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Opinion

Owner of NBA franchise threatens online journalists

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April 14, 2011

Mark Cuban, the owner of the Dallas Mavericks, spouted an interesting post on his blog about internet journalism which was not good if that is something you enjoy.

Cuban wrote April 4 that NBA teams now have “reached a point where our interests are no longer aligned,” and said that “websites have become the equivalent of paparazzi rather than reporters.”

Apparently, Cuban believes that these websites bringing up trade rumors are the equivalent of the 20 photographers hiding in Britney Spears’ bushes every morning.

“Any idiot can start a rumor, at which point the writer says (and to be fair, it’s not just internet writers who ask, but its 99 percent internet writers who publish), “I hate to ask this but the rumor is out there that you are being traded to the pismo beach panthers. Can you comment?” said Cuban on his blog.

Nice Cuban, informing your fans about these trade rumors is just terrible for the league, and something nobody cares about. Sure sometimes rumors can be a little much in sports, but a good portion of these are based on some sort of fact. Why wouldn’t fans want to know if their favorite player could be leaving town?

However, this is not the end to Cuban’s ridiculous claims in this blog. He furthers these comments by stating his organization can do the same job as independent internet journalists, and therefore they should be banned from locker room access.

“Unlike TV and newspaper, I have access to reach their online audience. Not only do I have access, but so does each of my players through their own Twitter and Facebook accounts,” he wrote. “Why not just use Twitter, Facebook fan pages, Mavs.com and or our own media platforms to communicate with online Mavs customers and fans?”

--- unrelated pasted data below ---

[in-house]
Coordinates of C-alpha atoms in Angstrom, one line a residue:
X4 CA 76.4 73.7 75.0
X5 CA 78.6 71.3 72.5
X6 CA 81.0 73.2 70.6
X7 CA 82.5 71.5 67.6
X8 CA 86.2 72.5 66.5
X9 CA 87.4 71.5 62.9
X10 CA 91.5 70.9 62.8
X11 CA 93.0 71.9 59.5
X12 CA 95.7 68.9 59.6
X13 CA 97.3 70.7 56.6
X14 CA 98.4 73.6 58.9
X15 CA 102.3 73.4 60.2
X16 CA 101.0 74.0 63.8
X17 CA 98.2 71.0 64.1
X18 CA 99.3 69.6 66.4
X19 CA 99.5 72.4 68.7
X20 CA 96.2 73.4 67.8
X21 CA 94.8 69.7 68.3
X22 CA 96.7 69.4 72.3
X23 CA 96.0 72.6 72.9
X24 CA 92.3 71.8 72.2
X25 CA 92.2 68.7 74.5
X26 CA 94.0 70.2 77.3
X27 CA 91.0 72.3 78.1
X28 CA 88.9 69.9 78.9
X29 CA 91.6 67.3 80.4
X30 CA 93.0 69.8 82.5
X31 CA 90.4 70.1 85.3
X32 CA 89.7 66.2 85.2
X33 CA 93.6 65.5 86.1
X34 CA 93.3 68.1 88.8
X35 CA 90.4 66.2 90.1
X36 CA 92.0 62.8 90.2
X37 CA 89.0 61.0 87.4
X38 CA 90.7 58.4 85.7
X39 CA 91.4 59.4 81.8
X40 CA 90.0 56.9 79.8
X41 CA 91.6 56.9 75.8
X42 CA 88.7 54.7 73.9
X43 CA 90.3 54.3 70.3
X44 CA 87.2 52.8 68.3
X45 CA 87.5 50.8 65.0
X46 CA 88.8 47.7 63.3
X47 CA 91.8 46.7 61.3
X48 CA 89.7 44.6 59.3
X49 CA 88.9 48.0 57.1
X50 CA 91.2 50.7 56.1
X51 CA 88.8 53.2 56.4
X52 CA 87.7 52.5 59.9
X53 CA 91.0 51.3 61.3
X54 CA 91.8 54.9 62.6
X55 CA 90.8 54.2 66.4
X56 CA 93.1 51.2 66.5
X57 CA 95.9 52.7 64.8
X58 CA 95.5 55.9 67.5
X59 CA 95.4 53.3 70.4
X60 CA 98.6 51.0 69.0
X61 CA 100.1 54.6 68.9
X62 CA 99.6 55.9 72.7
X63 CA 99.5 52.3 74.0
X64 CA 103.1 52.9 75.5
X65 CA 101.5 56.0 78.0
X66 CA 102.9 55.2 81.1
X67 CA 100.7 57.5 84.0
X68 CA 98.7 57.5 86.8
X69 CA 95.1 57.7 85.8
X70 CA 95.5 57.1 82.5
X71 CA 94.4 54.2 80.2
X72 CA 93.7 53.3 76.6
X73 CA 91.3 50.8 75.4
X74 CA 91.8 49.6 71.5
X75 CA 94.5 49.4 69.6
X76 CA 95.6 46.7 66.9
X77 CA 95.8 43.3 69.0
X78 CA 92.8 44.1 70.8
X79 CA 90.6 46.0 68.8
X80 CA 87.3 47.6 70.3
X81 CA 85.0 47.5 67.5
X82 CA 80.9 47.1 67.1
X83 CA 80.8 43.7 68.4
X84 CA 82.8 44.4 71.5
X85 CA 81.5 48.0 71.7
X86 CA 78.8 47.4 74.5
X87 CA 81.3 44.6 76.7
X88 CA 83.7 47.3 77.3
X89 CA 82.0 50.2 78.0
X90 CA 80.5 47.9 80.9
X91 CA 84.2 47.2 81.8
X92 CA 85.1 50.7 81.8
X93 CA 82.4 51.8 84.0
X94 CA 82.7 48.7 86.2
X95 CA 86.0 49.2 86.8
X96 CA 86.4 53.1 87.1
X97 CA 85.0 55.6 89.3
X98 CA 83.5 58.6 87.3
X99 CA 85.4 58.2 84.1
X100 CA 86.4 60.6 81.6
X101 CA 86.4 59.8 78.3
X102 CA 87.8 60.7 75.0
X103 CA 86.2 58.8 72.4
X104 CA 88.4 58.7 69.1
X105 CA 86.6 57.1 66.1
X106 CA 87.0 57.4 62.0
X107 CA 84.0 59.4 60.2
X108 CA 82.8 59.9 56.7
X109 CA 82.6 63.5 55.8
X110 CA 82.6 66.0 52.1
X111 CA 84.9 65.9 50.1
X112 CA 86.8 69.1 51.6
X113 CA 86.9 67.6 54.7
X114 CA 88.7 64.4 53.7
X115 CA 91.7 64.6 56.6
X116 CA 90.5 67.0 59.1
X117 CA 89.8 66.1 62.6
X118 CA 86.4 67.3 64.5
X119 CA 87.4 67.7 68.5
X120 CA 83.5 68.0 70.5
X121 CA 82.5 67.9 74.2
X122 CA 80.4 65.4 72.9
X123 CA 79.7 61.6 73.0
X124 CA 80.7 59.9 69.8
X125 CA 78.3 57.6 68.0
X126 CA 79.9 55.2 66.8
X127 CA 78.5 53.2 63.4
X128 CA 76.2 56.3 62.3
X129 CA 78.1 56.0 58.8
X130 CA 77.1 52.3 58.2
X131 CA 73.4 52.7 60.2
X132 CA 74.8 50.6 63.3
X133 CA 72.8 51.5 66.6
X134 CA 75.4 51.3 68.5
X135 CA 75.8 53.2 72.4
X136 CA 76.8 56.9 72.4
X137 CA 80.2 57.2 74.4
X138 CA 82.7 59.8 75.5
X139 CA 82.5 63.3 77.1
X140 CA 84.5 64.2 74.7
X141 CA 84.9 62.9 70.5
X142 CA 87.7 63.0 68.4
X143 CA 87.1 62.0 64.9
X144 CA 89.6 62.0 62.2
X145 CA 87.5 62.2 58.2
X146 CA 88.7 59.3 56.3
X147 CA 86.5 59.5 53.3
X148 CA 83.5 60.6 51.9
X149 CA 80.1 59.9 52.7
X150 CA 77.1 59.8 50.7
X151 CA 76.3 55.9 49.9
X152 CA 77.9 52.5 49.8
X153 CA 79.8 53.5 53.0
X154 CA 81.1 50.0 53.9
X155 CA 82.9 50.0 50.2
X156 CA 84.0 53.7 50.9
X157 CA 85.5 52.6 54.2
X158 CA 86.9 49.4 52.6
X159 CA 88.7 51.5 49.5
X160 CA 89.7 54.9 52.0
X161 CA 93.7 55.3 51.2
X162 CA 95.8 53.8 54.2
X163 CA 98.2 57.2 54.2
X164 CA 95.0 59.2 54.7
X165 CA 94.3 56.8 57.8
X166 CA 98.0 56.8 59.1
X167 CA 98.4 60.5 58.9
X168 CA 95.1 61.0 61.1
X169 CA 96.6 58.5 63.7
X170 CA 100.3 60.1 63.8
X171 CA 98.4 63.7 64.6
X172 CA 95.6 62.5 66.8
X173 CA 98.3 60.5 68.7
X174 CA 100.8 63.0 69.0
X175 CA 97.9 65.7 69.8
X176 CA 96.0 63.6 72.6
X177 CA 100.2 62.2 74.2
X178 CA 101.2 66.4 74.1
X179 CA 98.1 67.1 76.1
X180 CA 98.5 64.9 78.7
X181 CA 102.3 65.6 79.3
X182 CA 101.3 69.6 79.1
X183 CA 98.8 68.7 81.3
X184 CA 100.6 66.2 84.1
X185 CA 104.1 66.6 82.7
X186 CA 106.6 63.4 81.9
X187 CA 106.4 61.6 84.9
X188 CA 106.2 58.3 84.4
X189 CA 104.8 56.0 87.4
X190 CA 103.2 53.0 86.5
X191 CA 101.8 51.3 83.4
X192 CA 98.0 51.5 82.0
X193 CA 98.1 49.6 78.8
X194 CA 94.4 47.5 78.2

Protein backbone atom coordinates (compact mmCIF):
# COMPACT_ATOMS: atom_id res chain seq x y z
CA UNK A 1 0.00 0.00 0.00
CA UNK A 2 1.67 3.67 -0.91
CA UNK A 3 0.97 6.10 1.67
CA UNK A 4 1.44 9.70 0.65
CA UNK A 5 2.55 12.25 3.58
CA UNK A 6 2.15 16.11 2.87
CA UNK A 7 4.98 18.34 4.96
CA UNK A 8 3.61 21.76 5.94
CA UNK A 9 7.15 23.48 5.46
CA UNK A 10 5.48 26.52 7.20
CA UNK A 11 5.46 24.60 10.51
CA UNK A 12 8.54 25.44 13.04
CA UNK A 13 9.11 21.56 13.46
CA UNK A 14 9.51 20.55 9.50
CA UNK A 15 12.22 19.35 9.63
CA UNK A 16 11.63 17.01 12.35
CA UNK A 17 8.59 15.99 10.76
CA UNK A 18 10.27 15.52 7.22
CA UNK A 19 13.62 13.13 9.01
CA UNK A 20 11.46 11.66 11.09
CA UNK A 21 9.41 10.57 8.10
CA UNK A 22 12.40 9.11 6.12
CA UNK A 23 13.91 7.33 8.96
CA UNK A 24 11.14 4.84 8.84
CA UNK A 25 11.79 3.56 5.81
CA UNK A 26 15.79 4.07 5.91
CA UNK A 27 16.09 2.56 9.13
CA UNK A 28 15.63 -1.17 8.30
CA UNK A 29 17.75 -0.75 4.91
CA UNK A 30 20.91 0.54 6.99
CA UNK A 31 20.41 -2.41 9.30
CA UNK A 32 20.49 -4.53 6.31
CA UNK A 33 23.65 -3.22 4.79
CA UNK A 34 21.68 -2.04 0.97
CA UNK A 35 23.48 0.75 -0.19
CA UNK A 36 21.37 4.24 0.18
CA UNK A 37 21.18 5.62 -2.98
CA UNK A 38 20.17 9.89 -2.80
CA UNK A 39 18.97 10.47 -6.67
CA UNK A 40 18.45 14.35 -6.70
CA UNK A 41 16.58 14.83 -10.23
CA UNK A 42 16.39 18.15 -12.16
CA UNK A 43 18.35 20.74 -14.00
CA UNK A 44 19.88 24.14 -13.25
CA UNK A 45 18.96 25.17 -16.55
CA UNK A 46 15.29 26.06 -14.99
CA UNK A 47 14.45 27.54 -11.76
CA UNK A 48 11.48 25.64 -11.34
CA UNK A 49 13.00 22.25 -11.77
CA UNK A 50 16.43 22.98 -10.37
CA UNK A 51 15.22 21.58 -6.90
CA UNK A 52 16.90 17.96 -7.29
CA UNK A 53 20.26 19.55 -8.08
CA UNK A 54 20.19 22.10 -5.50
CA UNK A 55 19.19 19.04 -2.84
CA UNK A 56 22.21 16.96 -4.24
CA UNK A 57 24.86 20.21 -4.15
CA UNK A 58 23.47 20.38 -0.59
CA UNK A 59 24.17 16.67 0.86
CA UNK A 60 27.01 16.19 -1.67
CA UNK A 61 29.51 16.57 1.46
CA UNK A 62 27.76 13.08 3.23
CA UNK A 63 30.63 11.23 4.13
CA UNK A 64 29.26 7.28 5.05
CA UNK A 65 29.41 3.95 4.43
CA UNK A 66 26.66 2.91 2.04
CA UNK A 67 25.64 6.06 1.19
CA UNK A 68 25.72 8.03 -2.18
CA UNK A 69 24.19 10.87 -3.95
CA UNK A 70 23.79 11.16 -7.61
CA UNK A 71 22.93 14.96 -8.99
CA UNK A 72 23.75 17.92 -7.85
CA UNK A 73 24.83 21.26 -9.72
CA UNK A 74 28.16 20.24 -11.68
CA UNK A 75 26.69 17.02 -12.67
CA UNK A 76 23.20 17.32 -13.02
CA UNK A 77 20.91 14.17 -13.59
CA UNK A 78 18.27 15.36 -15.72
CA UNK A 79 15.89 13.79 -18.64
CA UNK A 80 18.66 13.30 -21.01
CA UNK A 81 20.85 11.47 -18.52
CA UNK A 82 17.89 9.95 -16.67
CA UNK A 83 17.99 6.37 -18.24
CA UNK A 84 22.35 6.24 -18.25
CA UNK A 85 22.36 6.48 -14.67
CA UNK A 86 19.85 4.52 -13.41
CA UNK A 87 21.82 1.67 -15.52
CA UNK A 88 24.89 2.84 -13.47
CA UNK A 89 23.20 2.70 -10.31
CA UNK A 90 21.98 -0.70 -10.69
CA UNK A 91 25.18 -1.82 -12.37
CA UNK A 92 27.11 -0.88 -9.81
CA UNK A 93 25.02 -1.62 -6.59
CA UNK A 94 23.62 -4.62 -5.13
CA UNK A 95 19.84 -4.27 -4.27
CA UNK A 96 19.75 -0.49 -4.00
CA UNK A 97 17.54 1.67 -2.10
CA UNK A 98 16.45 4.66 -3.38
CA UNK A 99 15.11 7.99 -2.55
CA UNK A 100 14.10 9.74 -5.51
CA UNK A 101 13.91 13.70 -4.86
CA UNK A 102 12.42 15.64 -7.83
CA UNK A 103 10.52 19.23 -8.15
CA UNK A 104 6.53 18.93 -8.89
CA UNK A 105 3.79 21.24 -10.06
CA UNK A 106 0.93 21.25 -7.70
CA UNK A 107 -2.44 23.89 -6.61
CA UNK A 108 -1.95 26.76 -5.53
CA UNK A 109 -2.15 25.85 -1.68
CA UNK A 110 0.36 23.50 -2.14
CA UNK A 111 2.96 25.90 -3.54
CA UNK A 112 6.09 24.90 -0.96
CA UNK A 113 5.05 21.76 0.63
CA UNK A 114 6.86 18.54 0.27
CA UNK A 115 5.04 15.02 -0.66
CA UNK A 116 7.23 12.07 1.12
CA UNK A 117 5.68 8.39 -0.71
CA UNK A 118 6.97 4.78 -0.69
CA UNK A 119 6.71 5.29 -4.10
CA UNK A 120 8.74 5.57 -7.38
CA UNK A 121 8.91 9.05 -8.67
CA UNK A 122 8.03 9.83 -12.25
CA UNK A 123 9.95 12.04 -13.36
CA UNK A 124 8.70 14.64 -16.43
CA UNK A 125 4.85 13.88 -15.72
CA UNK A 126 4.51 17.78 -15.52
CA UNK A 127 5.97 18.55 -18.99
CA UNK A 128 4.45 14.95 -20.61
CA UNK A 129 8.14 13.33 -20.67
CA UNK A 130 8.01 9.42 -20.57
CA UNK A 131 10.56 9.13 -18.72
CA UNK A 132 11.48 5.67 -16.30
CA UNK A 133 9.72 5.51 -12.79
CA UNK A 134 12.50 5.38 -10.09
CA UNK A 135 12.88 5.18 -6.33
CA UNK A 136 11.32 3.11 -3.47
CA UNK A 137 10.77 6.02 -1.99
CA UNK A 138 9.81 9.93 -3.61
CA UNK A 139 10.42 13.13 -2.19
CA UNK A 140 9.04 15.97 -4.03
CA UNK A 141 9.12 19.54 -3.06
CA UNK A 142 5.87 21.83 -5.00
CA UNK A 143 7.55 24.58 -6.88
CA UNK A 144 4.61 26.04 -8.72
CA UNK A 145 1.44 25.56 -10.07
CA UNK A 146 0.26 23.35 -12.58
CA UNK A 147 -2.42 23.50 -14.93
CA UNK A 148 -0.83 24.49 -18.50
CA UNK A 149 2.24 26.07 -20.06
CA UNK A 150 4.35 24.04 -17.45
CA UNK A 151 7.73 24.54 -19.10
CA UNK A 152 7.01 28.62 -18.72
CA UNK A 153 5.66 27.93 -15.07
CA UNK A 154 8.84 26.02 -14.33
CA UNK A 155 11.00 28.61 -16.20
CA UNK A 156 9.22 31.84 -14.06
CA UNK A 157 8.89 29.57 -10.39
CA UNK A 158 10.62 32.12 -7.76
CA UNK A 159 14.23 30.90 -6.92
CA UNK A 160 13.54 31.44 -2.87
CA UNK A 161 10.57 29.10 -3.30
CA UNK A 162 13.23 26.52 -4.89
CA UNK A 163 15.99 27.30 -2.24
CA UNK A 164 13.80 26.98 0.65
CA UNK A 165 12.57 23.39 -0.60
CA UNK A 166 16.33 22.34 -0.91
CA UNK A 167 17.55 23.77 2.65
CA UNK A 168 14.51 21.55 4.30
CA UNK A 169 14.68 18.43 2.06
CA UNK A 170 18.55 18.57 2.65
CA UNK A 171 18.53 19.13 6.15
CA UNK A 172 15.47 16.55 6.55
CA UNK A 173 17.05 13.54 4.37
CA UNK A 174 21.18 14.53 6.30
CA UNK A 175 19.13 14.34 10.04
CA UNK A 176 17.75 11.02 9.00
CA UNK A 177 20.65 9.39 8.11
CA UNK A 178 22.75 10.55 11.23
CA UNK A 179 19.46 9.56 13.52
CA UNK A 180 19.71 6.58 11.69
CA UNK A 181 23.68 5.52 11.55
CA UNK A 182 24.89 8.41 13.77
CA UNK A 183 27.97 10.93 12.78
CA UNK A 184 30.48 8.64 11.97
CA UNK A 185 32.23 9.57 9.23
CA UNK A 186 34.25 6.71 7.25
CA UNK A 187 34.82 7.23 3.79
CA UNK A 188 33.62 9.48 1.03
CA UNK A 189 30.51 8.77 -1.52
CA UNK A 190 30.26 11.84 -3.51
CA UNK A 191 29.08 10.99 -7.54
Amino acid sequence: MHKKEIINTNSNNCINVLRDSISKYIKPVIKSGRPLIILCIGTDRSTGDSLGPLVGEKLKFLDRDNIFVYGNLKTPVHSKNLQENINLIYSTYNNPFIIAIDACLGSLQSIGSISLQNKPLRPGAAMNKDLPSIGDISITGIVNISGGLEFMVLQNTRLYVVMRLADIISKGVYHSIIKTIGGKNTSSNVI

In other words, with the team controlling the information, Cuban believes he can provide the same level of content to fans as independent reporters.

The problem with this is that if Cuban and his team think this information is bad, then who is to say this kind of information will get out at all?

These journalists are independent, and ask the tough questions to get the most information possible. If you were a Mavericks fan, then you definitely would want to keep this the same it is now.

If the Mavericks control the information, they are only going to put out the information that is good for the franchise, which is likely not all of the information fans want to here.

Now the NBA should provide measures which would make this situation impossible, but this makes you wonder what the future begs for independent sports journalists.

If other owners believed in this kind of change as well, then someday the only people who could be allowed full access to professional athletes would be the local paper and a few television reporters.

Blaze Fugina is a student at UW-River Falls.